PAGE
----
Mayor Todd Gloria received support from a City Council committee Wednesday to advance a plan to retain city emails for no more than five years while making them available to the public.
The council’s Rules Committee voted unanimously to approve the plan and sent it to the full council for consideration. The policy would take effect Feb. 1 if approved.
“While some local governments have email-retention policies as short as 60 days, and many have used two years as the standard, this policy I’m proposing for the city of San Diego to retain emails for five years demonstrates our commitment to transparency while also managing taxpayer dollars responsibly,” Gloria said.
“With the adoption of this policy, the City will have the longest e-mail retention policy and the state and nation,” he added.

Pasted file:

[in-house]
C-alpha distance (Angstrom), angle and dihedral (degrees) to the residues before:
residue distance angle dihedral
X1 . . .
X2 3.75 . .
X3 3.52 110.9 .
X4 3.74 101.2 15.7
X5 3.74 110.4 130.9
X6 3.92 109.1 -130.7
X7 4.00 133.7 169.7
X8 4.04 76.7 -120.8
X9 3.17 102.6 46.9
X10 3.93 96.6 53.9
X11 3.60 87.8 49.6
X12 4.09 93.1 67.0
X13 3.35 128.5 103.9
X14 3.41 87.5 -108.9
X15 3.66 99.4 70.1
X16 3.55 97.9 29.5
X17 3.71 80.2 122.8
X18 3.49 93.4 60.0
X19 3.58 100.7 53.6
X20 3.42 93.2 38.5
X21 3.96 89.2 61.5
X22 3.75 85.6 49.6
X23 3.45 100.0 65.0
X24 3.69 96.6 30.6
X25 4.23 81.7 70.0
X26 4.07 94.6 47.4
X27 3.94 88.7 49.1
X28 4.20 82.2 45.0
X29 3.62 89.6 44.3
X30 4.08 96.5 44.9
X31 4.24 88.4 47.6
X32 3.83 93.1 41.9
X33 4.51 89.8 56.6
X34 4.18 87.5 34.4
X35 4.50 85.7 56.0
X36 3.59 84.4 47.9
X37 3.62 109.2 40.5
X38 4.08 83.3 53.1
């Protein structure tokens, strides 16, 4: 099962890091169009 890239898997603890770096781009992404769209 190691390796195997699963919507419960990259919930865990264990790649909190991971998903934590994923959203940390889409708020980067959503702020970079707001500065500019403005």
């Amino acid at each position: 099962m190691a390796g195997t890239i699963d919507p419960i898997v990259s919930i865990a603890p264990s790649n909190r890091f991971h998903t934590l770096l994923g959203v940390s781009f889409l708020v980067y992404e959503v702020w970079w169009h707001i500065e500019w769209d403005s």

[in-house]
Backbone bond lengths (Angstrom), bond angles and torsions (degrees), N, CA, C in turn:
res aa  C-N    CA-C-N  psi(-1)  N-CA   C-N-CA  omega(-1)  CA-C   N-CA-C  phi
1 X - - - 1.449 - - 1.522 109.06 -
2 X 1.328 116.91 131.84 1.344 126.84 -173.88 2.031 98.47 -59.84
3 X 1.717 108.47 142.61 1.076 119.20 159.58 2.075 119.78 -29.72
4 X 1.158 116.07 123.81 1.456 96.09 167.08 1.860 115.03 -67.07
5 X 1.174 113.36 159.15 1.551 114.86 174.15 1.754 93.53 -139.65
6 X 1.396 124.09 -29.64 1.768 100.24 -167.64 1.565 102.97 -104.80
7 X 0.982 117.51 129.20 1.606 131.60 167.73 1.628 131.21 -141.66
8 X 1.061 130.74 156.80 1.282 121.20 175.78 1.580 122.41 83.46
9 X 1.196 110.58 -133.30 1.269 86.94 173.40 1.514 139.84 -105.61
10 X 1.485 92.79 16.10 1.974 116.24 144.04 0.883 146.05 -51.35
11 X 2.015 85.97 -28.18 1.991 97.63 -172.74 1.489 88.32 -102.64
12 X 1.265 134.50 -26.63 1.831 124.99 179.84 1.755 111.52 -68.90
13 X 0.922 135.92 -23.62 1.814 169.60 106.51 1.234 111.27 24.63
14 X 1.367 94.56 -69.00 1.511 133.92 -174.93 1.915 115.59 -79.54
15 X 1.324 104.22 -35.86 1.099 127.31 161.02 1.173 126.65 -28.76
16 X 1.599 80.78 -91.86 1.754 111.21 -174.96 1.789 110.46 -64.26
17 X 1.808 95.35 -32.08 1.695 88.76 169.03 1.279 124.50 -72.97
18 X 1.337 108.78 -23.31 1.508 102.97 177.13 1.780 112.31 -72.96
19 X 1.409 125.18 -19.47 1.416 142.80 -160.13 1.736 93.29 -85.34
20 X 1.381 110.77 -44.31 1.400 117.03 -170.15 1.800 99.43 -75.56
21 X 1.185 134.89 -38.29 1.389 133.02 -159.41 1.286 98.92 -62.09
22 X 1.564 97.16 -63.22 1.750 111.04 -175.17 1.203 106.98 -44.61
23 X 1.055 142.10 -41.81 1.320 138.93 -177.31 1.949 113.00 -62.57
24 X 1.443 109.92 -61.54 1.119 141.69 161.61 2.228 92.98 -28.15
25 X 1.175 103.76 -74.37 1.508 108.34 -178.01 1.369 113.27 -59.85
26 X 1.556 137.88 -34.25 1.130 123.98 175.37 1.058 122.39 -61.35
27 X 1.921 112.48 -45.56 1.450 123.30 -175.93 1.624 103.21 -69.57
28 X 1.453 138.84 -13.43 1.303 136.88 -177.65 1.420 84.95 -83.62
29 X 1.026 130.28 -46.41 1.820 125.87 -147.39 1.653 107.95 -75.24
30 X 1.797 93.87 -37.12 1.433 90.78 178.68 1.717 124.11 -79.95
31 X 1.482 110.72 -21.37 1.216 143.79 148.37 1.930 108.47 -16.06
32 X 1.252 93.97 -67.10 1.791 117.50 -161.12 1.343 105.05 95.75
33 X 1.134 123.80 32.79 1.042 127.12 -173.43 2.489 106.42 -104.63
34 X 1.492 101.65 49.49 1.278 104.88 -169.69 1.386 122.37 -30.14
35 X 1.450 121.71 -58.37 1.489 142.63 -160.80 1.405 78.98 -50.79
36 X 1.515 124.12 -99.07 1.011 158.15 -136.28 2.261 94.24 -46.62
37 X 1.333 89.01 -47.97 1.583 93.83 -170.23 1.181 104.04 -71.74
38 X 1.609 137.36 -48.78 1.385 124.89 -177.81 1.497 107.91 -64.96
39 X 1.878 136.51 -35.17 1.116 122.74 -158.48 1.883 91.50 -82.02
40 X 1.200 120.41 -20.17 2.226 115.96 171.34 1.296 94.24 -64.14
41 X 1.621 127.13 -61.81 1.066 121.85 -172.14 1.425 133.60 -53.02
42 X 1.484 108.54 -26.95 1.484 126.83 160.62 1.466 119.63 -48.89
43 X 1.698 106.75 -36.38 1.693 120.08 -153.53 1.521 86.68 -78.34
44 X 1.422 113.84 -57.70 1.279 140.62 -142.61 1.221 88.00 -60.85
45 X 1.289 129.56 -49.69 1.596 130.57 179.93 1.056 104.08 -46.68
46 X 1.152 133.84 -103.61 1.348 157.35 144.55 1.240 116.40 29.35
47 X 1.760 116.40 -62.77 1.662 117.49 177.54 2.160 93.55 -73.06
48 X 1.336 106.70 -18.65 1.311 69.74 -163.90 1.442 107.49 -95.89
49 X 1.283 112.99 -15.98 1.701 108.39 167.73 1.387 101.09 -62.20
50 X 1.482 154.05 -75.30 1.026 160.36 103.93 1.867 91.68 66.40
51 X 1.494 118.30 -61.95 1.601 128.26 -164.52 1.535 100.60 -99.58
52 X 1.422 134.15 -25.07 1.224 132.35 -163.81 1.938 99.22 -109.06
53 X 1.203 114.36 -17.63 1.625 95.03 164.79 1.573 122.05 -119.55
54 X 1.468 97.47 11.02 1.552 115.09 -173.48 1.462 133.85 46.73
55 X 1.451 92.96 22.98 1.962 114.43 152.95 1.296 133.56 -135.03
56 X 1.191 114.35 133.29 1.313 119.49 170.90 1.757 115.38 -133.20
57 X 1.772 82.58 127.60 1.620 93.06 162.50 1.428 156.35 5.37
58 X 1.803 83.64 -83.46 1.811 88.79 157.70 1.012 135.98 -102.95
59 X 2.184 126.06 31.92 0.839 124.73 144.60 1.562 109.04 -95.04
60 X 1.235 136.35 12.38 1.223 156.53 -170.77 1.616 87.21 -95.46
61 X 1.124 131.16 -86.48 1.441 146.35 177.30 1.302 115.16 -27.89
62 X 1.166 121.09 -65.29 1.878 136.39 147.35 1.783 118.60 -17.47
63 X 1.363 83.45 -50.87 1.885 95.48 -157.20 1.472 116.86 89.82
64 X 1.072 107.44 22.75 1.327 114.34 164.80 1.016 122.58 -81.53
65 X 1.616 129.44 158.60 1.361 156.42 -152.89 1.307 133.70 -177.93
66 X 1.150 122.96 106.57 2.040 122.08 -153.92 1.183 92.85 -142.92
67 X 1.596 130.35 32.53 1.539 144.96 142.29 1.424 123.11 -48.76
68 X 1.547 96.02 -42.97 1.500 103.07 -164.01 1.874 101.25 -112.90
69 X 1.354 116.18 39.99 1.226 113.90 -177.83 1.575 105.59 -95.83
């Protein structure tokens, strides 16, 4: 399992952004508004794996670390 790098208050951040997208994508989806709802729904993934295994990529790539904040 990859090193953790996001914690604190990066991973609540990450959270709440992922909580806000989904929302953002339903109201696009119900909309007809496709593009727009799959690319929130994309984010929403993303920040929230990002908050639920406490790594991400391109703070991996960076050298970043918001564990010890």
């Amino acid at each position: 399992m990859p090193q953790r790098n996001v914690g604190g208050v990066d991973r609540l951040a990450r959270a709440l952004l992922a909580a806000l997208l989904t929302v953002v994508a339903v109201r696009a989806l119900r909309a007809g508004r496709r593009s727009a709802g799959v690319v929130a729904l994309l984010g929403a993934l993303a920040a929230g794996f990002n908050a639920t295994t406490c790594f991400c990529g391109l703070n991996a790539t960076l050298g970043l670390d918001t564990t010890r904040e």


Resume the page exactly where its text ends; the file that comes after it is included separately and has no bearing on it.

Currently there is no limit on email retention subject to storage limitations, but searching hundreds of millions of emails has become time-consuming for public records requests. The proposed five-year policy would allow the city to more easily manage both storage and requests for access.
Gloria noted that five years covers the full term of any city elected official, plus one additional year.
Prior to developing the new policy, city staff met with representatives from the San Diego chapter of the Society of Professional Journalists. The city also surveyed other large U.S. cities and local governments about their retention schedules and found none was longer than five years.
The mayor’s office said the plan would save $1.2 million over five years by making it easier to comply with public records requests because there would be a finite number of messages to review.
“This change effectively puts a cap on the size of our email archive, which will become more manageable and easier to search through for public records requests,” said Jonathan Behnke, the city’s chief information officer.
The city accumulates about 90 million emails per year.